In a sermon years ago, the great Southern preacher, John Claypool talked about a little known play by Eugene O’Neill entitled, “Lazarus Laughed.” In this play, O’Neill gives us a glimpse of the power of life without fear. The play begins, where the Biblical story of Lazarus leaves off presuming that the audience is very familiar with the biblical story. “Lazarus was dead and buried for four whole days when Jesus came to the village of Bethany, had the stone rolled back from the tomb, and gave Lazarus back the gift of life.
As the curtain goes up, Lazarus is seen stumbling out of the dark, blinking into the sunlight. After the grave clothes are taken off of him, Lazarus begins to laugh a gentle, soft laugh; nothing bitter, nothing derisive, an embracing, astonishing, welcoming sound.
The very first thing Lazarus does is to embrace Jesus with gratitude. Then Lazarus begins to embrace his sisters Martha and Mary and then the other people who are gathered about in astonishment. Lazarus has a very clear look in his eye, nothing far away. It’s as if he’s seeing the world about him for the very first time. He reaches over and pats the earth very affectionately. He looks up at the sky, at the trees, at the neighbors as if he had never seen them before, as if he is overwhelmed by the incredible all rightness of the way everything is. The very first words Lazarus utters are the words, “Yes, yes, yes,” as if to embrace reality as it is being discovered all over again.
Yes, yes, yes!
In the play, Lazarus makes his way back to his house and the whole village of Bethany is awash with wonder. Finally somebody gets the courage to ask what was on everybody’s mind. “Lazarus, tell us what it’s like to die. What lies on the other side of this boundary that none of us have crossed?”
At that point, Lazarus begins to laugh even more intensely and then he says, “There is no death, really. There is only life. There is only God. There is only incredible joy.” “Death is not the way it appears from this side. Death is not an abyss into which we go into chaos. “Death is a portal through which we move into everlasting growth and everlasting life.”
Then Lazarus says, “The One that meets us there is the same generosity that gave us our lives in the beginning, the One who gave us our birth. Not because we deserved it but because that generous One wanted us to be and therefore there is nothing to fear in the next realm.”
“The grave is as empty as a doorway is empty. It is a portal through which we move into greater and finer life. Therefore, there is nothing to fear. Our great agenda in this part of life is to learn to accept, to learn to trust. We are here to learn to love more fully. There is only life. There is no death.”
“The grave is as empty as a doorway is empty. It is a portal through which we move into greater and finer life.”
And with that Lazarus’ laughter began to fill the whole house in which he was staying.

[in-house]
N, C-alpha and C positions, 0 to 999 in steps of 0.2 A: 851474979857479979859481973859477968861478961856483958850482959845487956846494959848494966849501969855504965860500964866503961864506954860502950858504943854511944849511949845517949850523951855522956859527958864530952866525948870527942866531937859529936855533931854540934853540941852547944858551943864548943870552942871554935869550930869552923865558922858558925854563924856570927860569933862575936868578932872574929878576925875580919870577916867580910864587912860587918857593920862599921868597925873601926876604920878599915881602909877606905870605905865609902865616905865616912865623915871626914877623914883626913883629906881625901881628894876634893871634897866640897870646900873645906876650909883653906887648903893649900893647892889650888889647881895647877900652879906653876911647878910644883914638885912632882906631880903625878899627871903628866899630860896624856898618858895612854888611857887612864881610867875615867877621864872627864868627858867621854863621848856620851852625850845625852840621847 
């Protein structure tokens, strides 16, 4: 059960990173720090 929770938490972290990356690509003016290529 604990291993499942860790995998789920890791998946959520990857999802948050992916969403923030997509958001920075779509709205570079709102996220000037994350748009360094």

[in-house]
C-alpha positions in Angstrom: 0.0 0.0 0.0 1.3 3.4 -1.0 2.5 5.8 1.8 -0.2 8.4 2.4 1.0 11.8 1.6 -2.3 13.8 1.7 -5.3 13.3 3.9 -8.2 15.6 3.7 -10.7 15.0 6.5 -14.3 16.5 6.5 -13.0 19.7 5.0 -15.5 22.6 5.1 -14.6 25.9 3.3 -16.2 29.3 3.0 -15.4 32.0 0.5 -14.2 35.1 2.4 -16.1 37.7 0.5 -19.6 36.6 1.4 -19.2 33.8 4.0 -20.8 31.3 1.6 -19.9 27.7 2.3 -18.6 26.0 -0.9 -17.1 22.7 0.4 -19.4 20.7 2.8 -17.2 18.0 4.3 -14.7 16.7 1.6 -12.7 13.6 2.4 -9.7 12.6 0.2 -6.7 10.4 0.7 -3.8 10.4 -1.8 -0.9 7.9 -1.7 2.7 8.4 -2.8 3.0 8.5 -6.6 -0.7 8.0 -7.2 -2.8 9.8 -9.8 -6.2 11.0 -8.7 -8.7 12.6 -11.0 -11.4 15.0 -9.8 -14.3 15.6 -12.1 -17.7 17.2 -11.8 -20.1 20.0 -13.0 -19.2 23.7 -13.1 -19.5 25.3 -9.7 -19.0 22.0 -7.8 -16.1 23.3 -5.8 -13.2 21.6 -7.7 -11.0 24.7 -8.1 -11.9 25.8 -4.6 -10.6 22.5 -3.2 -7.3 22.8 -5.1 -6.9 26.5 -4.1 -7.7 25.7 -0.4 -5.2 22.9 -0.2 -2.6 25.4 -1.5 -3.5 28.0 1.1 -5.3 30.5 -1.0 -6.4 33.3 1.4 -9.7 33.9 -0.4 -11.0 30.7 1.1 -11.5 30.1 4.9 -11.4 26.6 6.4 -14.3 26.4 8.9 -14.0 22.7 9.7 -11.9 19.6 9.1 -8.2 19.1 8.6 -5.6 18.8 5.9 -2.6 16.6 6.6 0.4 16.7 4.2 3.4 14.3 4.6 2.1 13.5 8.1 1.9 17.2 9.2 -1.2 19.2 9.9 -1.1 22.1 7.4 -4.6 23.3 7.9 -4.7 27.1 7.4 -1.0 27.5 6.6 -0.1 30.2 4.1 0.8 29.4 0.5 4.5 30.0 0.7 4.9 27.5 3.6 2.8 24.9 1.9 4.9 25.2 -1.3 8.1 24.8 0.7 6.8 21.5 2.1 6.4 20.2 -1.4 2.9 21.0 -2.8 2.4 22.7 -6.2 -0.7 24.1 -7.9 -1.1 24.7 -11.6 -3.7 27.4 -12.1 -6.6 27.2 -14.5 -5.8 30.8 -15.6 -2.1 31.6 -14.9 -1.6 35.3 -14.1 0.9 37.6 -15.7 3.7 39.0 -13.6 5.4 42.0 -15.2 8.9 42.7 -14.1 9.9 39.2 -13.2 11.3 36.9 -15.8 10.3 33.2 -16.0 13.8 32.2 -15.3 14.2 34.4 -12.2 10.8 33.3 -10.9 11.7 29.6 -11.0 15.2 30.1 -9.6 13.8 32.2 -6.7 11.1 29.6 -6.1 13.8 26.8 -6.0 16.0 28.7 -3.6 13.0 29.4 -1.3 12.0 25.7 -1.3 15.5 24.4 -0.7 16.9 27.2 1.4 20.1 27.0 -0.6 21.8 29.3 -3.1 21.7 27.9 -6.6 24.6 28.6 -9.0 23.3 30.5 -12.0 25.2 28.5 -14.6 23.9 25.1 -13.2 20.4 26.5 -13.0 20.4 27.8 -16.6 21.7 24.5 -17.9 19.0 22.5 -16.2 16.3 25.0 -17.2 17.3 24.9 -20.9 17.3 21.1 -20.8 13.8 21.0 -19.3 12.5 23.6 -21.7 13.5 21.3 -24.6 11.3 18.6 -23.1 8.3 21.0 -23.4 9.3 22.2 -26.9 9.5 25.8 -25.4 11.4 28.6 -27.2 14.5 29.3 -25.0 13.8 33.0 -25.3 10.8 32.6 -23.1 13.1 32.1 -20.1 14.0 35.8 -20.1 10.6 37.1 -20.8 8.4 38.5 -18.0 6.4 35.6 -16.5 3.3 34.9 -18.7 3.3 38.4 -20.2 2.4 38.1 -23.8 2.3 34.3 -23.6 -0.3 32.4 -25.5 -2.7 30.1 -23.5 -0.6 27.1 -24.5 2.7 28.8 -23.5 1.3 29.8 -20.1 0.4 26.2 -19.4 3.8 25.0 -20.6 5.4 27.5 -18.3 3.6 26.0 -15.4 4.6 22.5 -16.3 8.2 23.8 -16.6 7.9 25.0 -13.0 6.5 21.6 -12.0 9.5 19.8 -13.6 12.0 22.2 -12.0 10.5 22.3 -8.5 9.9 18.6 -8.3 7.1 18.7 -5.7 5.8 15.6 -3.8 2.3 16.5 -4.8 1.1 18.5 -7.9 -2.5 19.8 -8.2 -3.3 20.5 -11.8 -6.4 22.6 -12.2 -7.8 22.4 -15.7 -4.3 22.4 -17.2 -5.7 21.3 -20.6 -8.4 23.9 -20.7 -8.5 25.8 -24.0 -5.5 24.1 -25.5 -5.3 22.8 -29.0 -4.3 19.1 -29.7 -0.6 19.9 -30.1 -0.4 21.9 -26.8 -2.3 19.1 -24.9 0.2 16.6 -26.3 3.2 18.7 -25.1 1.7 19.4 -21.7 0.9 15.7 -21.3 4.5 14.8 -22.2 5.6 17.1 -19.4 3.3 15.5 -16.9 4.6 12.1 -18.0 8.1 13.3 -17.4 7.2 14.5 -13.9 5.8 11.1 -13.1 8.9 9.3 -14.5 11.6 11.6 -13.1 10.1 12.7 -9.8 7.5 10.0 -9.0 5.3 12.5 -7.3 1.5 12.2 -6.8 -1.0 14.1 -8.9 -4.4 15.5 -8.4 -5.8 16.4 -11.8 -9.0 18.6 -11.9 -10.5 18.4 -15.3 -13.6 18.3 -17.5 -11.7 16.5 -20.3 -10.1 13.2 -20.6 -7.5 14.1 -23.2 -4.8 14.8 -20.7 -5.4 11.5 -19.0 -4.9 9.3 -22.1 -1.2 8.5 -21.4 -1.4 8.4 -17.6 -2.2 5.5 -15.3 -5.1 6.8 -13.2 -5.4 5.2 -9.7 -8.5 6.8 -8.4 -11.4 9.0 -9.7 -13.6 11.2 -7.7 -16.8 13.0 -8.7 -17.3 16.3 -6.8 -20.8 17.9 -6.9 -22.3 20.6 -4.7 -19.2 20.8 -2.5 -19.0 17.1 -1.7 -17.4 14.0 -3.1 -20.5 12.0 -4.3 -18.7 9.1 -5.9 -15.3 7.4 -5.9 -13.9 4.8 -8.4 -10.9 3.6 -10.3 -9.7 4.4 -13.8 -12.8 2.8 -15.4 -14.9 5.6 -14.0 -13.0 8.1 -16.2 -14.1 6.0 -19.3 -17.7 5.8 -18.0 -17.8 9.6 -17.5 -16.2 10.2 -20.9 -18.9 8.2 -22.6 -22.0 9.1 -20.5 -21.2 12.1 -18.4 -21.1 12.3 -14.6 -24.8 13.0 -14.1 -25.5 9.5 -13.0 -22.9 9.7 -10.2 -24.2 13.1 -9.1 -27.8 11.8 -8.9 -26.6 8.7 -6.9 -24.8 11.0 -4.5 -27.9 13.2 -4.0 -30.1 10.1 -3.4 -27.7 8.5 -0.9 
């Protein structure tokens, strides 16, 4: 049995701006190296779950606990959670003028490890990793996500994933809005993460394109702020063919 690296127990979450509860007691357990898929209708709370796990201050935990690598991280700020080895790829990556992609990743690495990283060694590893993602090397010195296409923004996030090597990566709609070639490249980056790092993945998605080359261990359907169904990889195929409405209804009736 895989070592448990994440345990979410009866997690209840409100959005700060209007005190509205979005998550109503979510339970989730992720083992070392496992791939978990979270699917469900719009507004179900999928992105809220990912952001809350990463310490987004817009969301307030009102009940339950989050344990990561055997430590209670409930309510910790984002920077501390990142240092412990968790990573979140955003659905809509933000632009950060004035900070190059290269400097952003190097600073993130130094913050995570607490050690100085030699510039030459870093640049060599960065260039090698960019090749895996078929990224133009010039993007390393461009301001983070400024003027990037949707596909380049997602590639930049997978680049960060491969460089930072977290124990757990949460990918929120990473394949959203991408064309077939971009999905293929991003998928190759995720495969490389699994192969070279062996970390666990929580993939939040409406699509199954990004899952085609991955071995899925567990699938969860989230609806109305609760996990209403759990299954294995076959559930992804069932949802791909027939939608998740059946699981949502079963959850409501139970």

Then, Lazarus goes back to his daily tasks, but there is something different. He is calm and not anxious anymore. He is no longer vulnerable to that fear that diminishes the vitality of life. The house where he lives became known as the “house of laughter” and night after night, you would hear singing and dancing. And the spirit of this one who had come back with this message that there is nothing to fear began to spread throughout the whole little village.
The quality of work began to rise all over Bethany. People began to live in harmony and more generously with one another. The conflicts of old died down. Joy settled over this whole little community because someone had come back saying that there was finally nothing to fear.
“There is nothing to fear.”
But, not everyone in Bethany was pleased with this turn of events. The Roman authorities were quick to sense that this one who had lost his fear of death was, in fact, a great threat to the kind of control that they liked to maintain. You realize, of course, that the key to intimidation is always that incipient fear of death. The way a tyrant holds someone down is by always suggesting that if they don’t obey then something terrible, like death, would be used against them. One of the cruelest of all the Roman emperors, a man named Caligula, used to say, “Crosses and corpses are so educational. Let the scum see their blood or the blood of some of their kin and it will so cower them in fear that then we can rule them.”
So the Romans were task masters at intimidation and Lazarus represented a real threat.How do you intimidate someone who is no longer afraid of death? In the play, the Roman authorities move in on Lazarus. They tell him to quit laughing. They tell him his house can no longer be the place for parties and all he does is to laugh all the more. He says clearly, “The truth is, there is nothing you can do to me. There is no death. There is only life.”
“There is no death. There is only life.”
The Romans were so frustrated that they arrest him. They take him to Caesarea where he appears before a higher official, but he’s not able to do anything with Lazarus. And so, Lazarus is taken all the way to Rome. The play ends as Lazarus stands face to face with the Roman emperor. Here is the man who is allegedly the most powerful of all on the earth. He says to Lazarus, “You have a choice. You will either stop this infernal laughter right this minute or I’m going to have you put to death.” And Lazarus continues to laugh. He says to the emperor, “Go ahead and do what you will. There is no death. There is only life.”
The play ends with a man who is no longer afraid of death actually being more powerful than the one who ruled all of the Roman empire.
(John Claypool, “Easter and the Fear of Death” 1997)